Description: The main objective of this project is to investigate theoretically the optical properties of metallic nanostructures with both plasmonic and magneto-optical (MO) activity. The major technical goal is the generalization of the scattering matrix approach to describe the magneto-optical effects in nanostructured magneto-plasmonic systems. This method will then be applied to address three basic challenges in the field of magneto-optics:

    1. The interplay between the extraordinary optical transmission and the MO effects in metallic films with MO activity and perforated with periodical arrays of sub-wavelength holes.

    2. The design and optimization of novel surface plasmon resonance biosensors based on the transverse magneto-optical Kerr effect in magnet-plasmonic nanostructures.

    3. Analysis of the magneto-optical properties of hybrid systems formed by two-dimensional photonic crystals fabricated by means of self-assembly of colloidal particles which are deposited on multilayer metallic structures with MO activity.

  8. Title: Quantum transport in hybrid nanostructures: Effects related to superconductivity, magnetism and interactions.
    Funding agency: Spanish Ministry of Science and Innovation (contract FIS2008-04209).
    Duration: December 2008 - December 2011 (extended to December 2012).
    Principal investigator: Alfredo Levy Yeyati.

    Description: The general aim of the present project is the theoretical study of different phenomena associated with electronic transport in devices which combine different materials at the nanoscale. The project is divided into three main lines of research:

    1. Electronic transport in atomic and molecular size systems. Main objectives within this line are: ab-initio description of transport through single molecules and study of electron correlation effects.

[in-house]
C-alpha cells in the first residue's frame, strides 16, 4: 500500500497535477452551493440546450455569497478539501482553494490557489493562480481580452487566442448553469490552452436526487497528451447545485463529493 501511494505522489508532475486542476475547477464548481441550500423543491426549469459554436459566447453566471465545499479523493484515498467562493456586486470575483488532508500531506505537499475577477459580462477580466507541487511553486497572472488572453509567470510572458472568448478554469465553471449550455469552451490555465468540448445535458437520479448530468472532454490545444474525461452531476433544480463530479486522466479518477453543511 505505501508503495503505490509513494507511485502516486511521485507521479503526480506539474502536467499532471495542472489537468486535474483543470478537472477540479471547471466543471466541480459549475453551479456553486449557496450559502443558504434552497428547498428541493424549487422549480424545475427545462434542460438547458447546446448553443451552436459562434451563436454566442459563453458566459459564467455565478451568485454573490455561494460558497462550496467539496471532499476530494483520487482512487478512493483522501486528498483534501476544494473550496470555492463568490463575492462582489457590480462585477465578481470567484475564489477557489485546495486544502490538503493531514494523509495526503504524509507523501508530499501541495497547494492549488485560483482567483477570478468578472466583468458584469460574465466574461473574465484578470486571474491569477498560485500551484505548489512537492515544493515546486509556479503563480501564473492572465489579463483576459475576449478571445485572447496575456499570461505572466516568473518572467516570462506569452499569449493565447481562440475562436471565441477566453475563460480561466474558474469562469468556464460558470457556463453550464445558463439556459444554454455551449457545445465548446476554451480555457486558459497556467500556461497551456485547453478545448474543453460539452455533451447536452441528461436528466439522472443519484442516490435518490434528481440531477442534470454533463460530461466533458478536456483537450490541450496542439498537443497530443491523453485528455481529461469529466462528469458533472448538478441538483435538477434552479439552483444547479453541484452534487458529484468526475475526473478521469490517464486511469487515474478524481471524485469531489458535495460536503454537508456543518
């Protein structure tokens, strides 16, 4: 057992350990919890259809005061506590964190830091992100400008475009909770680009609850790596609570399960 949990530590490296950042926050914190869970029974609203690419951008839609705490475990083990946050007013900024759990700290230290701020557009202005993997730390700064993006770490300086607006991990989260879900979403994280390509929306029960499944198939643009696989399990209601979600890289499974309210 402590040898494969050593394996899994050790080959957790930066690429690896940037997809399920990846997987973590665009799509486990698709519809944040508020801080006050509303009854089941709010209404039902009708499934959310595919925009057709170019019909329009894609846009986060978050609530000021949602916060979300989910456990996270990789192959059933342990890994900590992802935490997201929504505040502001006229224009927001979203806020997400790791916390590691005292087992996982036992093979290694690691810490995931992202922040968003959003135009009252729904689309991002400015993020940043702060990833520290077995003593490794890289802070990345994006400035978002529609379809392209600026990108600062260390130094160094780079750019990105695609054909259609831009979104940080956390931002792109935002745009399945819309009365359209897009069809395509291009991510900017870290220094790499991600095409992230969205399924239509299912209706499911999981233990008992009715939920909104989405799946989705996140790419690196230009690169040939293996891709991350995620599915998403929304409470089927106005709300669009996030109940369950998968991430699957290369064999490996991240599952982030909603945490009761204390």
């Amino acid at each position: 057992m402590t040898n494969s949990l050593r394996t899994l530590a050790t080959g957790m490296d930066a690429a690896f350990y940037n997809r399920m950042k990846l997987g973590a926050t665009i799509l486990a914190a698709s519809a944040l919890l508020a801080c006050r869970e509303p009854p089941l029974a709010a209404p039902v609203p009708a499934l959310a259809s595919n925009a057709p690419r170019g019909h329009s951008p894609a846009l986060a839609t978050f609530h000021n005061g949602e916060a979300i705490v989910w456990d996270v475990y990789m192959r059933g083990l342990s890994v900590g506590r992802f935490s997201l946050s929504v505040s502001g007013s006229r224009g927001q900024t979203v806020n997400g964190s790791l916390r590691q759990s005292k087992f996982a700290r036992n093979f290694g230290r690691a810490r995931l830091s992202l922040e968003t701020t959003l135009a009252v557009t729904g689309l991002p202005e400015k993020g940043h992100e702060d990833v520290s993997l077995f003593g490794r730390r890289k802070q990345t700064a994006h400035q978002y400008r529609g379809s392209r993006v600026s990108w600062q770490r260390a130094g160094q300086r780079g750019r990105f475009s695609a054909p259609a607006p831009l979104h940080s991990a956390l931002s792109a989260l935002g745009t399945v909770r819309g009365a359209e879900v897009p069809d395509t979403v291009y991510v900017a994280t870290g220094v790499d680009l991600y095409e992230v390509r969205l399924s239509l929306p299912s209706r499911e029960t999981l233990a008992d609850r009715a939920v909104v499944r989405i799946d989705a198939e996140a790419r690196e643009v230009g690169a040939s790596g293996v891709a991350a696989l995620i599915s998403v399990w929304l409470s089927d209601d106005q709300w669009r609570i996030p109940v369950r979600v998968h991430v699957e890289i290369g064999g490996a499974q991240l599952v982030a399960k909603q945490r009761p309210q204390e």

2. Non-equilibrium phenomena in nanostructures with superconducting electrodes. Objectives: study of ac driven transport, noise properties and non-local transport in multiterminal structures.

    3. Hybrid nanostructures including ferromagnetic and novel materials. Objectives: consequences of induced triplet superconductivity and proximity effect in graphene and other carbon based nanostructures.

  9. Title: Bio-inspired Approaches for Molecular Electronics (BIMORE).
    Funding agency: Marie Curie Network funded by the European Union under the 6th Framework Programme, Grant No. MRTN-CT-2006-035859.
    Duration: November 2006 - May 2011.
    Principal investigator (in Spain): Juan Carlos Cuevas.

    Description: The BIMORE network focuses on research and development of novel nanoscale molecular opto-electronic devices for information technology. It will exploit information gained from biological processes such as photosynthetic charge and energy transfer and macromolecular integration. Using a broad range of expertise, this knowledge will be transferred from the biological domain to device technology. The goal is to develop highly efficient nanoscale optoelectronic components like, low-dimensional organic semiconductors and electro-optical switches and amplifiers. The systems will be optimized using a broad range of experimental and theoretical techniques including spectroscopy with cutting edge temporal and spatial resolution and highly sensitive electrical and electro-optical characterization. The functioning of the systems will be investigated in nanoscale devices as well as in single molecular structures.

  10. Title: Electronic transport in nanostructures: magnetism, superconductivity and atomic and molecular-sized circuits.
    Funding agency: Spanish Ministry of Education and Science (contract FIS2005-06255).
    Duration: December 2005 - December 2008.
    Principal investigator: Alfredo Levy Yeyati.